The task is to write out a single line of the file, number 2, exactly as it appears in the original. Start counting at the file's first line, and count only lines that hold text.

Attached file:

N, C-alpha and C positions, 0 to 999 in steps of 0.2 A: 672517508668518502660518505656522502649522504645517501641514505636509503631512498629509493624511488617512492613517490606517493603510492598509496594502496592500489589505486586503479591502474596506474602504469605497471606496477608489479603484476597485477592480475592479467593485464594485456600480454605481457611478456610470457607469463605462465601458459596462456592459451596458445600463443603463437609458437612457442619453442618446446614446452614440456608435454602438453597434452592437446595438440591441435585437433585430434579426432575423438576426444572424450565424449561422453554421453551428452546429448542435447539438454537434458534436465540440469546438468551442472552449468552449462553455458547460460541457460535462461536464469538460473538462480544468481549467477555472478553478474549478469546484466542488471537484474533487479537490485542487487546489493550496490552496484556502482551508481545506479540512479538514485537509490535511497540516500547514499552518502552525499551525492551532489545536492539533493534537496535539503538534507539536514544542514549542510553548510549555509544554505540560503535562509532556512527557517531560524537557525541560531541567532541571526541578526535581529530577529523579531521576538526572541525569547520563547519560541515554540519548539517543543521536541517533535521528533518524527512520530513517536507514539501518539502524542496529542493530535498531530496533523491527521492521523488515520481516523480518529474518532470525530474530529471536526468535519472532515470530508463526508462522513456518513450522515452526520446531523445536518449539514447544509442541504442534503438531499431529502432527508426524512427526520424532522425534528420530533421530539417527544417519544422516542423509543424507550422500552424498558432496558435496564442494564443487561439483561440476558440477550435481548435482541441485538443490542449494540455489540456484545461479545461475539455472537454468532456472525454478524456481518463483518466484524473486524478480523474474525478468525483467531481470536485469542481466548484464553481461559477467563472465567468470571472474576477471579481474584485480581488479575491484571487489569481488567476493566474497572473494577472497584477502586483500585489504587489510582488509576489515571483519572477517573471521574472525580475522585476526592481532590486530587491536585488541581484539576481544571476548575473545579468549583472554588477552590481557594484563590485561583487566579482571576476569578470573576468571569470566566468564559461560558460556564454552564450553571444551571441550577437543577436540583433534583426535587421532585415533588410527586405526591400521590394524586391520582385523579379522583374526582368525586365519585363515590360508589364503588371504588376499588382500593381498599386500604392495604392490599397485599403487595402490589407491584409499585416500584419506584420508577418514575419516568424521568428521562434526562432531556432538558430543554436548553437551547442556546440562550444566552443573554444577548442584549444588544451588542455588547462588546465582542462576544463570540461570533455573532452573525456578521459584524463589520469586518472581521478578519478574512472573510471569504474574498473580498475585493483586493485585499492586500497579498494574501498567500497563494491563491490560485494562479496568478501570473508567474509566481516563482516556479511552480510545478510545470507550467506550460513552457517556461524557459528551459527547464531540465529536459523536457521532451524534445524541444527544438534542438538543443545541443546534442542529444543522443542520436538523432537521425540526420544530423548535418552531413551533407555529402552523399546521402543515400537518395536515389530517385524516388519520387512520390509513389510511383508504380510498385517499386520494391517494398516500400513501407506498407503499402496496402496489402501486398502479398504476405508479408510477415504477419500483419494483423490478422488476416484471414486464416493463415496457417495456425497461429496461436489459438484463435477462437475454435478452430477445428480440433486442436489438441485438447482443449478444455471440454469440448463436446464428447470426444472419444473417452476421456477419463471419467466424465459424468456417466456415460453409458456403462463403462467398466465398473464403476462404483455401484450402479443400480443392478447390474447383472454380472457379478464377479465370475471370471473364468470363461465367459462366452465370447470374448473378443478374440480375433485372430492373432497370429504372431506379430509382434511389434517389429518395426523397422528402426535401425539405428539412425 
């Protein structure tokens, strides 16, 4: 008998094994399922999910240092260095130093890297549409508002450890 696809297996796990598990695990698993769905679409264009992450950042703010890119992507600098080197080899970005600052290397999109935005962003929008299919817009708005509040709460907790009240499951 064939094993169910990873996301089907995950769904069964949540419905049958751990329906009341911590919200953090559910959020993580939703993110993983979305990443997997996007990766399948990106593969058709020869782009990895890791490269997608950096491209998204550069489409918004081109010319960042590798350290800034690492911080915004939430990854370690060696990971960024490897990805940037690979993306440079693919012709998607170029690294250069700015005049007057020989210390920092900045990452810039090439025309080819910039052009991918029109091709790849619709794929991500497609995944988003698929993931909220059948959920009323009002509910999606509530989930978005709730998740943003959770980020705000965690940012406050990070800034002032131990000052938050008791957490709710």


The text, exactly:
């Protein structure tokens, strides 16, 4: 008998094994399922999910240092260095130093890297549409508002450890 696809297996796990598990695990698993769905679409264009992450950042703010890119992507600098080197080899970005600052290397999109935005962003929008299919817009708005509040709460907790009240499951 064939094993169910990873996301089907995950769904069964949540419905049958751990329906009341911590919200953090559910959020993580939703993110993983979305990443997997996007990766399948990106593969058709020869782009990895890791490269997608950096491209998204550069489409918004081109010319960042590798350290800034690492911080915004939430990854370690060696990971960024490897990805940037690979993306440079693919012709998607170029690294250069700015005049007057020989210390920092900045990452810039090439025309080819910039052009991918029109091709790849619709794929991500497609995944988003698929993931909220059948959920009323009002509910999606509530989930978005709730998740943003959770980020705000965690940012406050990070800034002032131990000052938050008791957490709710």